Wednesday, October 26, 2016

CD Review: New Music From Underground Rock Artists The Bordellos, The Dead Love & SIANspheric

Arriving from the U.K. is the latest release from the underground folk/rock band The Bordellos. Their latest release titled "How To Lose Friends And Influence No-One" continues The Bordellos duty of singing the truth. The new thirteen-song release begins with the indie-folk protest of "I Don't Believe In MFs Anymore." They bring down the mood with the dark tones of "Unhappy Song," before finally plugging-in for the controversial, garage-rock of "Gary Glitter." They attack the BBC with "Did The Bastards At The BBC Kill John Peel?," then blast away your frown with the grunge-like buzz of "Fanzine Smile." Their new album wraps up with the moody acoustics of "Stone Turns To Stone" as The Bordellos take you on a word-filled journey, before finishing with the expressive sonic landscape of "Piss On Spotify." To find out more about The Bordellos and their latest release "How To Lose Friends And Influence No-One," please visit their Facebook page at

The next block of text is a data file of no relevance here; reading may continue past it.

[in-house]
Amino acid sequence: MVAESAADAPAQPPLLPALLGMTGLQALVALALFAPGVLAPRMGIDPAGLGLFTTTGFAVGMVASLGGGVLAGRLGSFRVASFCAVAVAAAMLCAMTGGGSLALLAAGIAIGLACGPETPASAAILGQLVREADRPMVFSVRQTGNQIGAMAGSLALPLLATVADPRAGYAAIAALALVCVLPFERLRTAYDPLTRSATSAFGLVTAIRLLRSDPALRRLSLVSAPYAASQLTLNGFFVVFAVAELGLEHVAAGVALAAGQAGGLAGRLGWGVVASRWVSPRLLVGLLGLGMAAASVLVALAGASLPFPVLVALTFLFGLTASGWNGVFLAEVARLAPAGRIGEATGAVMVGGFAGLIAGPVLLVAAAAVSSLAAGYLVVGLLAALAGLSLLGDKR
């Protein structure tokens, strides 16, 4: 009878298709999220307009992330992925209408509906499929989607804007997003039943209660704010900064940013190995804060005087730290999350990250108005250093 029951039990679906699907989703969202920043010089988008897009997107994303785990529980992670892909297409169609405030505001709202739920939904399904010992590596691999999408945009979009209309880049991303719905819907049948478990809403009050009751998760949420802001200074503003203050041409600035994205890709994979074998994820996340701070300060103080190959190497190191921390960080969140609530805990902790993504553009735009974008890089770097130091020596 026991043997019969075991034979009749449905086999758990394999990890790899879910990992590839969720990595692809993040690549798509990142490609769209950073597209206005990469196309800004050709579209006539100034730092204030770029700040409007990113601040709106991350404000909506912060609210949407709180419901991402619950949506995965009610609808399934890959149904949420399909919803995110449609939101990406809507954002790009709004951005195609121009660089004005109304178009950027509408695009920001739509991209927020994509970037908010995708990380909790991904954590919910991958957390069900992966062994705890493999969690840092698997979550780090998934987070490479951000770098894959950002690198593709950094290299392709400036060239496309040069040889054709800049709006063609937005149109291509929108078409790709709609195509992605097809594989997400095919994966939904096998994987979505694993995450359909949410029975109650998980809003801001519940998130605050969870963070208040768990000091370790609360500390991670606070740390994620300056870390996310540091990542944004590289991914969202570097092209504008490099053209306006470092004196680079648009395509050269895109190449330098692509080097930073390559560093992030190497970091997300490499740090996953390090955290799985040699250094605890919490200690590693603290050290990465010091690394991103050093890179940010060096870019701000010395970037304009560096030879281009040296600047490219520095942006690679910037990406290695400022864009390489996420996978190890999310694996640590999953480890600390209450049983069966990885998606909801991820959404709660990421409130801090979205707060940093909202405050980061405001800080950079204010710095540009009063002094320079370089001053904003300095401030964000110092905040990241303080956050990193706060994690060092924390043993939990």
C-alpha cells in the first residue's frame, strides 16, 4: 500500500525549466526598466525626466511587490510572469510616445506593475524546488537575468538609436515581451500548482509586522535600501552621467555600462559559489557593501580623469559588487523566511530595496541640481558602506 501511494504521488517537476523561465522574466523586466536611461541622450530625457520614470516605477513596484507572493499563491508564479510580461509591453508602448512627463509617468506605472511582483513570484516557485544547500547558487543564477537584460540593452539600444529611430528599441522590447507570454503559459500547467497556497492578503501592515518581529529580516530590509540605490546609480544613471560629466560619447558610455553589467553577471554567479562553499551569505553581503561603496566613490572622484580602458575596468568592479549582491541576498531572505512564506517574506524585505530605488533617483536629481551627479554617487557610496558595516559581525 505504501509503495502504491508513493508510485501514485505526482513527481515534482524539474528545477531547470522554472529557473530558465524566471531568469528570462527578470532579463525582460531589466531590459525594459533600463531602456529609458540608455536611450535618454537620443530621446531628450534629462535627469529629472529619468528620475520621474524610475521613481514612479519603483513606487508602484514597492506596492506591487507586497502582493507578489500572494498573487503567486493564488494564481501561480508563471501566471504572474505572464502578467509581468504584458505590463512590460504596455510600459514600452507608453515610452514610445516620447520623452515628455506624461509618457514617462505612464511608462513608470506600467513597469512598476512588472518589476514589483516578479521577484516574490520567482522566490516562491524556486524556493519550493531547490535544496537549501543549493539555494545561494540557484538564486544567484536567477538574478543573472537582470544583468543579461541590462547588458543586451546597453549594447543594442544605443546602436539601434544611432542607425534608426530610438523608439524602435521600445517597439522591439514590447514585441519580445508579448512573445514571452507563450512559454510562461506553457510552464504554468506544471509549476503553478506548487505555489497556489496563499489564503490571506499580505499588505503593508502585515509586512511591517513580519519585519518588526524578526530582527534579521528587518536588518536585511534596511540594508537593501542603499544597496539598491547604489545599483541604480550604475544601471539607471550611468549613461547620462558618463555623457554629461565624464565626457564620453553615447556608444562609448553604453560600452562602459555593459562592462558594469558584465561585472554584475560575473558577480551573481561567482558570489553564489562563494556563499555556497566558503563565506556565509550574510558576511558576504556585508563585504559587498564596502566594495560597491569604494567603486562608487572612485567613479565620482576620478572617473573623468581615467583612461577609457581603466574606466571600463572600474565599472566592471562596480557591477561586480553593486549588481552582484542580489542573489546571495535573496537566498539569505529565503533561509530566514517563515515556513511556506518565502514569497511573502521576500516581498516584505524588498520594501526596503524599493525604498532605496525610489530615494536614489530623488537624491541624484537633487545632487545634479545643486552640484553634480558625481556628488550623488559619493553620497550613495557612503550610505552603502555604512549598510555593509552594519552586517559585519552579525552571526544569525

Next from Sydney comes the latest release from Australian grunge legends The Dead Love titled "So Whatever." Their new sophomore release begins with the highly energetic rage of "Frown" as their music heads more toward mainstream alternative rock on this latest album. They ignite their sound with the grunge feel of "Down" and the Nirvana-inspired single "Wasteland." They keep the energy going with the upbeat, alternative rock of "Love Drugs," while "99" showcases the band's harder, edgier sound. The album finishes with the guitar driven tempo of "So Whatever" and the final blast of energy from the wonderful rawness of "The End." The Dead Love have a few dates left on their current tour of Canada. To find out more about their new album "So Whatever," please visit

Canadian rock band SIANspheric return with their first new album in fifteen years. The new LP titled "Writing The Future In Letters Of Fire" features ten tracks, beginning with the atmospheric build up of the title-song as the vocals float around the song's smooth rock melody. They slow the tempo down even more for the dark, moody delivery of "I Draw The Line," then add a progressive rock twang to their sound with the eight-minute sonic adventure "I Have It." Their sound explodes with the quick, evasive blast of horns on "Los Herejes," before finishing the album with spiritual feel of "The Simple Exit" and the Pink Floydian tones of "Ender (or the Ethereal Melodies Of Lazerpipe Arkestra)." To find out more about SIANspheric and their latest release "Writing The Future In Letters Of Fire," please visit

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